He was ‘high-spirited, play-oriented’ and bred to save soldiers’ lives in dangerous places like Afghanistan
Alex was born in Holland in 2005, the son of two purebred Belgian Malinois. He was handsome and athletic, but he was not bred for his looks. Although they are classified as herding dogs by the American Kennel Club,
in Europe Malinois are raised very specifically to be dogs of war. They are highly alert, full of fife, fearless and valuable. Last November, American K9 Detection Services of Edgewater, Fla., a com-
pany that currently contracts out about 30 bomb-detection dogs to both the Canadian and the American military in Afghanistan, paid US$8,000 for Alex. “There are lots of reasons why we buy dogs imported from Germany and Holland,” says operations and logistics manager Rodger Lowe, an ex-bomb squad police officer and dog handler in Afghanistan from November 2005 to November 2006. “Here in North America, people want a more docile house pet. The dog that chews up your couch, that tears down your fence, that annihilates your children’s toys, those are the dogs we want.”
Which is not to say Alex was vicious; he was just high-spirited and play-oriented. “The basics in our training are, you find his favourite toy and you keep an eye on him while he works to retrieve it,” Rodger says. Alex’s favourite toy was a tennis ball.
He would gallop around the training facility in Florida chasing one until he nearly dropped from exhaustion. That made him easy to train as a bomb-sniffer.
American K9 trains all its dogs with expectations of play. It does not use strict obedience or any form of punishment like collars that pinch a dog’s neck or shock it. Alex’s trainers simply planted his tennis ball amid a small field of explosives, such as black powder or dynamite or TNT, where he could see it but not reach it. “At the same time as he is seeing his tennis ball, he is smelling all the odours of the explosives,” Rodger says. “Now he is associating those odours with the ball. And then we get to a point where we take the tennis ball out and whenever he comes to the area where he smells the explosives, he sits. The trainer will come from behind him and toss the tennis ball at the area, so the dog perceives, okay, I smell the explosives, I sit, my ball pops out at me.”
Alex had one other imperative physical quality—he had a long snout. Rodger explains that dogs’ snouts have row upon row of scent hairs. As the dog smells an odour, it is passed from hair follicle to hair follicle and at each, it is examined by the brain. An acute sniffer dog like Alex could smell a drop of contaminant in an Olympic-sized swimming pool full of water.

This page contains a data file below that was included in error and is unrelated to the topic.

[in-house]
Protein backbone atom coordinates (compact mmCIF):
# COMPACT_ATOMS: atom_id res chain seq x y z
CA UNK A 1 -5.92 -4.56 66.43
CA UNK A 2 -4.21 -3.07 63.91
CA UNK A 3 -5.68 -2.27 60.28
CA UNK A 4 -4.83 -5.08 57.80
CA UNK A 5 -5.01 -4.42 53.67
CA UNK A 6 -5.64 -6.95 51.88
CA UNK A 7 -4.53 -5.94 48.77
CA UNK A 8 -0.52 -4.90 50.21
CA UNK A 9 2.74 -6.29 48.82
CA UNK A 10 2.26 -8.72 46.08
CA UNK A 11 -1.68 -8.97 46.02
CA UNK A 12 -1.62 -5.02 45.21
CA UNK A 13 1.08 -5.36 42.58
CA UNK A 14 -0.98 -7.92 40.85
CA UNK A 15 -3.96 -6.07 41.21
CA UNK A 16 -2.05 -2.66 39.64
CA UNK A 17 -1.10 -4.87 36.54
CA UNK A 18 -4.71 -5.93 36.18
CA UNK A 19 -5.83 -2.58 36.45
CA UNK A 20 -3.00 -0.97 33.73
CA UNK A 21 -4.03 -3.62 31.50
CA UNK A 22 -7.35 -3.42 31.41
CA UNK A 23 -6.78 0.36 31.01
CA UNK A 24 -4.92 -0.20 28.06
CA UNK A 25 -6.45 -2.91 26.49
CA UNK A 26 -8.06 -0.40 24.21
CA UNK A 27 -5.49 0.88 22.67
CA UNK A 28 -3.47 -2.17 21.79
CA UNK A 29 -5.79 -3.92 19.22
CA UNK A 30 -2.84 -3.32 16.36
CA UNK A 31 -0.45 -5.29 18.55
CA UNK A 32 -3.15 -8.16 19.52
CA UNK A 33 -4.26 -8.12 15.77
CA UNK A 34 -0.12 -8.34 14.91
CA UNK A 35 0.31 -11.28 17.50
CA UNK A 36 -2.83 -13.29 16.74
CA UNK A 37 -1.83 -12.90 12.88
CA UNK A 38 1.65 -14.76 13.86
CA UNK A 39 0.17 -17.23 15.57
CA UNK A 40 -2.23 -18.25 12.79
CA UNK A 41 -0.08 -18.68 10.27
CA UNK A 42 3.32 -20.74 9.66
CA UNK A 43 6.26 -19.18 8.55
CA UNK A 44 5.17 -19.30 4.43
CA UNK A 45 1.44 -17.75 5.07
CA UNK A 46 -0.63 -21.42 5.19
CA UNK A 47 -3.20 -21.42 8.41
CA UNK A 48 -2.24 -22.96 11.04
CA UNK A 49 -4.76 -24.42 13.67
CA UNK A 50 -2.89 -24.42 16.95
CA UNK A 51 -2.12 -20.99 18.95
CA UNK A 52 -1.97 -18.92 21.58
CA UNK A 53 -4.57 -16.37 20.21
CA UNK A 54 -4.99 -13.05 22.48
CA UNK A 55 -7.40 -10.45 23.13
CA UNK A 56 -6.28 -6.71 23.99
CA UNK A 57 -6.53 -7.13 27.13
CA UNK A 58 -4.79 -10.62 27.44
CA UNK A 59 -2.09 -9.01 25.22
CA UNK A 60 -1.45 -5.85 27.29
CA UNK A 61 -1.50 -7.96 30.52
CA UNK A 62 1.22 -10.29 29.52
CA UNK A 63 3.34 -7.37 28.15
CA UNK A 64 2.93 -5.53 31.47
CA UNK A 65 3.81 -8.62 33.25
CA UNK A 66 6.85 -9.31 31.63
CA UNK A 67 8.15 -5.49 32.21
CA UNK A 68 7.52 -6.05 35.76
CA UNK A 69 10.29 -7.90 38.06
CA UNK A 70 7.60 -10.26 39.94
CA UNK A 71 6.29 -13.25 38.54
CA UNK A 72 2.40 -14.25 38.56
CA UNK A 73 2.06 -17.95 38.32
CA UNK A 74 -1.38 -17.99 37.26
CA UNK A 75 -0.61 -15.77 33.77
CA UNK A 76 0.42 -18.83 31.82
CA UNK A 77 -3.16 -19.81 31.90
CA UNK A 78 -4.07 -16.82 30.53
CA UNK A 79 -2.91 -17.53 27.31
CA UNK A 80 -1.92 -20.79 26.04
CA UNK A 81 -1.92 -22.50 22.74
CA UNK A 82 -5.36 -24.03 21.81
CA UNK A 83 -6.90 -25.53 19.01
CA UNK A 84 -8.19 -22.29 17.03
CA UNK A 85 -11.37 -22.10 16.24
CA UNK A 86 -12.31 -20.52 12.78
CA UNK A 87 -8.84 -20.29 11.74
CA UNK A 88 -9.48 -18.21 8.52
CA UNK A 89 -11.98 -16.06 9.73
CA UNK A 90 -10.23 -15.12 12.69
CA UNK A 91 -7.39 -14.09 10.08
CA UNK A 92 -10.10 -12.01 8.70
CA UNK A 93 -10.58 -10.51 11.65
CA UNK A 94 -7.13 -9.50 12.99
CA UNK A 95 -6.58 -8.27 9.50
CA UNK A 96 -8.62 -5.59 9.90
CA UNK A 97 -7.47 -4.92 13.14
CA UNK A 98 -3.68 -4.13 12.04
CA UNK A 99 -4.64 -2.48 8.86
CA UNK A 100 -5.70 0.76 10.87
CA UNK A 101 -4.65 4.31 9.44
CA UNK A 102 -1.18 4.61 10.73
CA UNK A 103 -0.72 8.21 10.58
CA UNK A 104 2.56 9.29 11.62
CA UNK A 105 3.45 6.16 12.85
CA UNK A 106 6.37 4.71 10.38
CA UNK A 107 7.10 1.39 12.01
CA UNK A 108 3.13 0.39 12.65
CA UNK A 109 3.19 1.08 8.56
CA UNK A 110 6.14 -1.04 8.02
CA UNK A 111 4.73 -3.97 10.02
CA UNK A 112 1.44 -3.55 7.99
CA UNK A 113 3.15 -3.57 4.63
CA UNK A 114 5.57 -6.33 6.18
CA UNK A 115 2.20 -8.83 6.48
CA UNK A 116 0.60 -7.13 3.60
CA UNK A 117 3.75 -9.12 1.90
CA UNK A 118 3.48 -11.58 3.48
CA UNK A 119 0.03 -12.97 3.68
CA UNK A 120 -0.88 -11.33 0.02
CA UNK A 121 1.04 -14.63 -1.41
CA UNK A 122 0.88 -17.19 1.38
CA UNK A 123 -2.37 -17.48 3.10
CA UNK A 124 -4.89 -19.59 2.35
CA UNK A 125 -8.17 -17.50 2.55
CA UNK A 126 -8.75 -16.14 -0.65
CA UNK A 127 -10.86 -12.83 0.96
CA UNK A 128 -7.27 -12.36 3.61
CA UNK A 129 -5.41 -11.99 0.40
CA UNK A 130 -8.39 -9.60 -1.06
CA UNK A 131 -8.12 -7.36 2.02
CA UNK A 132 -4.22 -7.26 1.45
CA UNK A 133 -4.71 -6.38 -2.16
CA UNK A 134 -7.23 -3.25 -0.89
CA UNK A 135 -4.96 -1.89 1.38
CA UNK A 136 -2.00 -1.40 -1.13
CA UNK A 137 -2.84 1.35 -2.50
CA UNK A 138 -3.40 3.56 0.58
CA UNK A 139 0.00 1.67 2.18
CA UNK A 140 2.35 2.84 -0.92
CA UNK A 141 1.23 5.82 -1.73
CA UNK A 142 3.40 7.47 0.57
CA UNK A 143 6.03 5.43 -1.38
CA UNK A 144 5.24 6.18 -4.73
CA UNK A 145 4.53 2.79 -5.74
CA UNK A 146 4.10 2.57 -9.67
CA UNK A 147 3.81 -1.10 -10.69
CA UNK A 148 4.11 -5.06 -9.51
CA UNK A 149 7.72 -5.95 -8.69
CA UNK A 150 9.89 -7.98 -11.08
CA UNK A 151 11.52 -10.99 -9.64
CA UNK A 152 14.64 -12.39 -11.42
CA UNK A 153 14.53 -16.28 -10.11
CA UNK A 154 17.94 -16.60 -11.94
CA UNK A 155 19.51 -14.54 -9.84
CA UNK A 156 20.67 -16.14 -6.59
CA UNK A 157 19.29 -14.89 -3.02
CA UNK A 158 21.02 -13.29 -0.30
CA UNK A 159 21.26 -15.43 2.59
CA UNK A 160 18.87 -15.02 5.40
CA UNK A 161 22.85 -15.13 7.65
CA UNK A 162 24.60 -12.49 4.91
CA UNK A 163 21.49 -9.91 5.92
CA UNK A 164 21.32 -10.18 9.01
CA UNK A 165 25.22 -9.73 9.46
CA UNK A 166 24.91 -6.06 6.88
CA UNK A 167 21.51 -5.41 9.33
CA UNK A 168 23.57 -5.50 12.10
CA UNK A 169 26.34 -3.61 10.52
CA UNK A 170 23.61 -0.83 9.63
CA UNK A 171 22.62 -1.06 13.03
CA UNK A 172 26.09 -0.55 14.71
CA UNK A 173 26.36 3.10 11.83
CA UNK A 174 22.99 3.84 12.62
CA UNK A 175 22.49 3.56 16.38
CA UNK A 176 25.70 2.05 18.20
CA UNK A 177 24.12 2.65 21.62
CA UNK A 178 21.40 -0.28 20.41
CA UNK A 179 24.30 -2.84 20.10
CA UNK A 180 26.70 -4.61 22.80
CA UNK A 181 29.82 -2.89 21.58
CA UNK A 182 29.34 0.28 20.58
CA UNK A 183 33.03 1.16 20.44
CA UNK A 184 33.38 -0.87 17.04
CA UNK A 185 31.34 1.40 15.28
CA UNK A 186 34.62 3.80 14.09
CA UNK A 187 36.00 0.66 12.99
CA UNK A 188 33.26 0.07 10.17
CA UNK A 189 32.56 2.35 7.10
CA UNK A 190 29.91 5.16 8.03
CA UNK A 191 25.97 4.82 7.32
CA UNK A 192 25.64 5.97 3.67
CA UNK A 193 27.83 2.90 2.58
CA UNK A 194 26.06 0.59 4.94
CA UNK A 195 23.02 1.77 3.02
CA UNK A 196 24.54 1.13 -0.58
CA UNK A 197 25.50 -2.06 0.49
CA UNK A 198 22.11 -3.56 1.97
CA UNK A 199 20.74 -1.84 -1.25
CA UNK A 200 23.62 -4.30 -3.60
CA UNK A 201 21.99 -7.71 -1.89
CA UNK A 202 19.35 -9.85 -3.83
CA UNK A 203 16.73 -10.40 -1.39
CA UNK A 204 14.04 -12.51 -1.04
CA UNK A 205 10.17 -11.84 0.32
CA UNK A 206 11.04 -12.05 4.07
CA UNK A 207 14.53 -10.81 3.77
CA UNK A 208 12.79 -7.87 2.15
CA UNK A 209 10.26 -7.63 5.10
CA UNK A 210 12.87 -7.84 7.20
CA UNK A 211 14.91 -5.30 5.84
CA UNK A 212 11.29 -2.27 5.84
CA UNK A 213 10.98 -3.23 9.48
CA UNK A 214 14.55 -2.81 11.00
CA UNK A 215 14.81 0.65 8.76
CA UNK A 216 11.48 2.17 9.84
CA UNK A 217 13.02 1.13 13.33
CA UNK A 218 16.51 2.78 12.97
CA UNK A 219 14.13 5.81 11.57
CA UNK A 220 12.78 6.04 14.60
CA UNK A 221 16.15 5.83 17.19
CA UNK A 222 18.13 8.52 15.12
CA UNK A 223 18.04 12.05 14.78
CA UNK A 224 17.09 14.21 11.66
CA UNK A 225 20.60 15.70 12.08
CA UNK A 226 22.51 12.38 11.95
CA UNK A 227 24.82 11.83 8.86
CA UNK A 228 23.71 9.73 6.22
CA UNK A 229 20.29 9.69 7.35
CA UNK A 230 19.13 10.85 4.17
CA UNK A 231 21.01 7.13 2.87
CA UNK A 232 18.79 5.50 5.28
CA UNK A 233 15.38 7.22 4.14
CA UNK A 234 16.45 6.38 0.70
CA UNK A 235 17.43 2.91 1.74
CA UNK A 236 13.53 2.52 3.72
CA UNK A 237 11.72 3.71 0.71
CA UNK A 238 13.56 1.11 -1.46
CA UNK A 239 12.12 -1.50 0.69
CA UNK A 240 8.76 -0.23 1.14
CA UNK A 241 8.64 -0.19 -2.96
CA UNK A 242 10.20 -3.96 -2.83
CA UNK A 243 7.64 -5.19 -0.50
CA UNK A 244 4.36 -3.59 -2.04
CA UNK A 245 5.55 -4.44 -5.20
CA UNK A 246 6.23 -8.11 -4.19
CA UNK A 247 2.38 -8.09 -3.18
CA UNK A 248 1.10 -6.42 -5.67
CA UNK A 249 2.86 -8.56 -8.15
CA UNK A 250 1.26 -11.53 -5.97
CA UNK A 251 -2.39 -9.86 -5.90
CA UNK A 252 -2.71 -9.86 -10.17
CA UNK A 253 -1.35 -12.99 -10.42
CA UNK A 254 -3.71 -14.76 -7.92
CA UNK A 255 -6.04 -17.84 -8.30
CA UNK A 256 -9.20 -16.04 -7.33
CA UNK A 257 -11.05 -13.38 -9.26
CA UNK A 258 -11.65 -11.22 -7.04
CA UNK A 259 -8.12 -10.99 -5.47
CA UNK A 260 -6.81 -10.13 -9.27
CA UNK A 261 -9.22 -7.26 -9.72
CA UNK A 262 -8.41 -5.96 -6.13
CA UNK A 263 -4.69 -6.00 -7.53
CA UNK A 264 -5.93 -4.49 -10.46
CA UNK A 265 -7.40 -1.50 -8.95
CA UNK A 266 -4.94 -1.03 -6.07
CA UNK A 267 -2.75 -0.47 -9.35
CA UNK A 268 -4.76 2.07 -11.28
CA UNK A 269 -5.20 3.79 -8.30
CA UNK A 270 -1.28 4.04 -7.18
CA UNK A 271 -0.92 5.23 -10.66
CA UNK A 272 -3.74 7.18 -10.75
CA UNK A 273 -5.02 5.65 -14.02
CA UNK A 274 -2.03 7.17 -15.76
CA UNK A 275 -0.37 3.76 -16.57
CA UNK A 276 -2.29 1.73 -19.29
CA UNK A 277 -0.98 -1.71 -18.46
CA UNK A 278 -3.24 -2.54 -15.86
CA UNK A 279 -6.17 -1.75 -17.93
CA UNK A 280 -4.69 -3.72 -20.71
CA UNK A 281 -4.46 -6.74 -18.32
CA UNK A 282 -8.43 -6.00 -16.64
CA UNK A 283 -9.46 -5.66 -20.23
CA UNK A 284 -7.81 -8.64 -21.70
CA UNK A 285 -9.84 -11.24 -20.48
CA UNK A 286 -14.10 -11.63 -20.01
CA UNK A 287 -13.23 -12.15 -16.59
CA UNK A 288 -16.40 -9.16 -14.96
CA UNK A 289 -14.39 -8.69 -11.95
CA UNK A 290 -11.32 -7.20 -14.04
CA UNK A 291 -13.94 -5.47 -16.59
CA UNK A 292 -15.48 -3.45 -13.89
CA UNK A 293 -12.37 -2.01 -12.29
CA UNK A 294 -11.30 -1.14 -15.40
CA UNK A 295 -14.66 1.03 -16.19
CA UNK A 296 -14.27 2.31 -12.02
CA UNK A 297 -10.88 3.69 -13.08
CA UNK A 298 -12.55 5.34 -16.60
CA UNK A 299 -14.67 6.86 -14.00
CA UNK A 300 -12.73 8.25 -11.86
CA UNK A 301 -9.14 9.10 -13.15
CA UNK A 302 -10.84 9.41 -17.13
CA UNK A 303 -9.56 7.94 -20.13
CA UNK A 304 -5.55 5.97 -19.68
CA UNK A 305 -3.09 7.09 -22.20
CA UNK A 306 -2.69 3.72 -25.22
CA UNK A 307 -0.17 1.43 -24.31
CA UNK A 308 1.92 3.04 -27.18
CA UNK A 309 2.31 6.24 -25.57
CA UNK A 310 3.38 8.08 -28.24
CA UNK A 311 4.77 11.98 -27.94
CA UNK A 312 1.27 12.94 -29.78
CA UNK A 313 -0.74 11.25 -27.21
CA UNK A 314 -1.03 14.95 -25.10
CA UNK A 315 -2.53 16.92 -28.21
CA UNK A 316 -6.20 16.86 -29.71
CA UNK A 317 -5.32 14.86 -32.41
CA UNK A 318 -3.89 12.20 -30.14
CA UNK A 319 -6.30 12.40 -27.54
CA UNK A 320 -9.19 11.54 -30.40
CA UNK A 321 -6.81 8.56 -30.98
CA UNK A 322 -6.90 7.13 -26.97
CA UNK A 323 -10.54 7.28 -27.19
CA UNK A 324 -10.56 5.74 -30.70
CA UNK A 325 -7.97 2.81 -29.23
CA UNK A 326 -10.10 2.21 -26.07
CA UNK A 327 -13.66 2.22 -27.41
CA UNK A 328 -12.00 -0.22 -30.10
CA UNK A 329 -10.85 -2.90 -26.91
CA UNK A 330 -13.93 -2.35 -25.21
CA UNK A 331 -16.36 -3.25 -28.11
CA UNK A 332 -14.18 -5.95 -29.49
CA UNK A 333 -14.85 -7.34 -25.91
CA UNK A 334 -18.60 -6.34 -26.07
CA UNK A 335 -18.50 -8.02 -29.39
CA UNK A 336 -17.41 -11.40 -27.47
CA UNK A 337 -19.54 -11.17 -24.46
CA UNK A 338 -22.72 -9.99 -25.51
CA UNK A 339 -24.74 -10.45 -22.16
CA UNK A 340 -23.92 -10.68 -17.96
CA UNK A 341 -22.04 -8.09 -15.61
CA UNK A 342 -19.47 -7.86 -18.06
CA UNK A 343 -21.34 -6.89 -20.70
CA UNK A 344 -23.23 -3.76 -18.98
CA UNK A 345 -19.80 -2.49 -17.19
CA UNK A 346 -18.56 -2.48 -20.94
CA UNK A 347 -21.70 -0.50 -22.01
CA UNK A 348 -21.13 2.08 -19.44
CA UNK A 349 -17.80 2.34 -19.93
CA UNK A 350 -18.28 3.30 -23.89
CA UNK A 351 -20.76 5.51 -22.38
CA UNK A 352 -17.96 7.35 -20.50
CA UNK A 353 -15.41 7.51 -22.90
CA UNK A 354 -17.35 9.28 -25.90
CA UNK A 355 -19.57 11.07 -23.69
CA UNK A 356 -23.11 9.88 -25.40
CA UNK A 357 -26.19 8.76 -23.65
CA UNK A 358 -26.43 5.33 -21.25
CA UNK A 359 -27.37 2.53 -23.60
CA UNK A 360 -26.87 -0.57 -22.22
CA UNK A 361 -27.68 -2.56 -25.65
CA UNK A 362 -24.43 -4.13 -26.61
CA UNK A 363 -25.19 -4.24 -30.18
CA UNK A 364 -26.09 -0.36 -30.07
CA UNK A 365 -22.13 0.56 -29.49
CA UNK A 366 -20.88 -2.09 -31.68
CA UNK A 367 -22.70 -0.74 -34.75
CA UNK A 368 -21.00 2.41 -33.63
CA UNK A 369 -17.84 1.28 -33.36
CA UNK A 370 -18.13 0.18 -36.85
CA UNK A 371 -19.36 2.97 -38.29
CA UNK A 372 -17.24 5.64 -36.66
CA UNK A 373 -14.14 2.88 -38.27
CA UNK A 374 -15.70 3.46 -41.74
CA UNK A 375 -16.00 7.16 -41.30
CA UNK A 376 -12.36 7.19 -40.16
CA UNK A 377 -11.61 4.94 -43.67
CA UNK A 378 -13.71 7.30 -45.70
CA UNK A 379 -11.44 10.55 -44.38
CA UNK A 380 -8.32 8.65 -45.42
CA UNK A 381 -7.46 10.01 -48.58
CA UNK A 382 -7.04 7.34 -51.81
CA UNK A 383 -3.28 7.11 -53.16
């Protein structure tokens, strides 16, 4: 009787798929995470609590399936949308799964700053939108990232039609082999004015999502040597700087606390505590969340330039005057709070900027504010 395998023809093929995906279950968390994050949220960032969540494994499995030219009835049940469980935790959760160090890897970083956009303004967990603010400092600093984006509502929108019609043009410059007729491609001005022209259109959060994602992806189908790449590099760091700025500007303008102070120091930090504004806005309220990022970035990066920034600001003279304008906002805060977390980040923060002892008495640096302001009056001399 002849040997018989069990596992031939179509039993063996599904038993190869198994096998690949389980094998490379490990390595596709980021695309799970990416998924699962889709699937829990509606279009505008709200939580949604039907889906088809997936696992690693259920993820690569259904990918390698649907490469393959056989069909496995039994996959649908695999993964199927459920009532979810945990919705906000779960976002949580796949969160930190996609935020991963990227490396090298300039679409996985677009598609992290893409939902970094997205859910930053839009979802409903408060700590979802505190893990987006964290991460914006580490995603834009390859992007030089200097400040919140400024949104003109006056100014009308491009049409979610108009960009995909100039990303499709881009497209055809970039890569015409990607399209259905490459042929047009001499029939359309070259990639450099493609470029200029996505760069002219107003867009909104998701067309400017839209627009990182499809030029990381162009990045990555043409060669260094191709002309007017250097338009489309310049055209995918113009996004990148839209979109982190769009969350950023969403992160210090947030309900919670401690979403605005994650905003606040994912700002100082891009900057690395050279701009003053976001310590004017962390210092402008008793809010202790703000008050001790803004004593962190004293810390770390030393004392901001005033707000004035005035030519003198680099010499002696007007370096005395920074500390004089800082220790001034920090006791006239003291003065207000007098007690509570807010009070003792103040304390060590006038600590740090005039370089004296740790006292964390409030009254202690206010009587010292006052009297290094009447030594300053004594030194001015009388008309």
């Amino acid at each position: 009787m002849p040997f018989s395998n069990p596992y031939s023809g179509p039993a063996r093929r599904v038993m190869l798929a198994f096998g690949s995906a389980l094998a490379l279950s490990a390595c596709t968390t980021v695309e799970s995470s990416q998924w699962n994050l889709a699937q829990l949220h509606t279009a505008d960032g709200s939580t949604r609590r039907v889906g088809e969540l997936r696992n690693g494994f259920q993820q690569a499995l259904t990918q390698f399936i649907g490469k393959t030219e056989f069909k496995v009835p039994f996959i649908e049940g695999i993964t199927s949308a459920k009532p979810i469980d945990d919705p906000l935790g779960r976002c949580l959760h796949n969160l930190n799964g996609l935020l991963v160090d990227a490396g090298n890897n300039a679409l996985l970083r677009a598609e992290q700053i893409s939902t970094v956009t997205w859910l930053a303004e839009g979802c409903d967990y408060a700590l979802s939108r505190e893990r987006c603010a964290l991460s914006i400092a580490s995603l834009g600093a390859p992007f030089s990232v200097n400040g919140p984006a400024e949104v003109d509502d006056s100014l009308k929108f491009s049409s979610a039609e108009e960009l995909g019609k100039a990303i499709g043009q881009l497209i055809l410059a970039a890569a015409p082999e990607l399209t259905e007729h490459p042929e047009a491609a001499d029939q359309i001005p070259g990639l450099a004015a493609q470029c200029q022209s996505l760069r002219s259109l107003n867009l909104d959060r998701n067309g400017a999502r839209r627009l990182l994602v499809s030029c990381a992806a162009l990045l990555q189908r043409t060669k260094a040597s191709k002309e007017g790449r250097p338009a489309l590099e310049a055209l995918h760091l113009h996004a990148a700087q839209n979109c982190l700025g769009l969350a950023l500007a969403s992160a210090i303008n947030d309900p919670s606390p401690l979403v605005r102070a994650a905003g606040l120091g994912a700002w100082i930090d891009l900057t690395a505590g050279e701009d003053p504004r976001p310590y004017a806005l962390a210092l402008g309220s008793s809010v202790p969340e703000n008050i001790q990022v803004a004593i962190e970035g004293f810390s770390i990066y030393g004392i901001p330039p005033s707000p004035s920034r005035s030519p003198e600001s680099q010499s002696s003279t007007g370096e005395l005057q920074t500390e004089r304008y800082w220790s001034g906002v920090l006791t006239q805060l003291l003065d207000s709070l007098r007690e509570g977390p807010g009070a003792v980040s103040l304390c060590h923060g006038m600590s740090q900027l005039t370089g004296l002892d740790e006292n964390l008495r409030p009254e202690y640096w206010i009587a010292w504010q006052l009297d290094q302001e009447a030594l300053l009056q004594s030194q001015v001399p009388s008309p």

In December, when he was about 2Vi years old, American K9
sent Alex to Kandahar, where he was assigned to a Canadian engineering unit. Rodger was there to get him up to speed, and Alex had another trainer before his regular handler, Shaun Parker, took over in early January. Rodger says that according to their contract with both the Canadian and the U.S. military, their dog handlers are all former policemen or former military men. (He will not say which Shaun was, nor will he reveal any other details about him.) He does say Shaun and the dog had a close relationship, working side by side under dangerous circumstances every day. They were both very fit, but Alex’s entire working career would have lasted only two more years. Shaun planned to take him home when the dog was retired at age five.
On Tuesday, March 20, according to two separate reports (one of them from the Canadian Forces) that Rodger has read, Alex and Shaun were out in front of the Canadian unit, clearing a roadway for improvised explosive devices planted by the Tal-
iban. They had already located two IEDs powerful enough to kill troops riding in a Humvee. Then they moved to another location. The Canadians were trying to recover a Coyote surveillance vehicle that had struck a mine and gone off a road. Their section commander, Sgt. Sheldon Herritt, called for Alex and Shaun to inspect the area. “Alex was smelling an IED,” Rodger says, “when he stepped on the trigger before he was able to alert.” The bomb went off. Alex was killed immediately. Sgt. Herritt was wounded and Shaun was very badly injured. He cannot speak about the incident, Rodger says. He has just been moved out of a neurological intensive care unit in a U.S. hospital.
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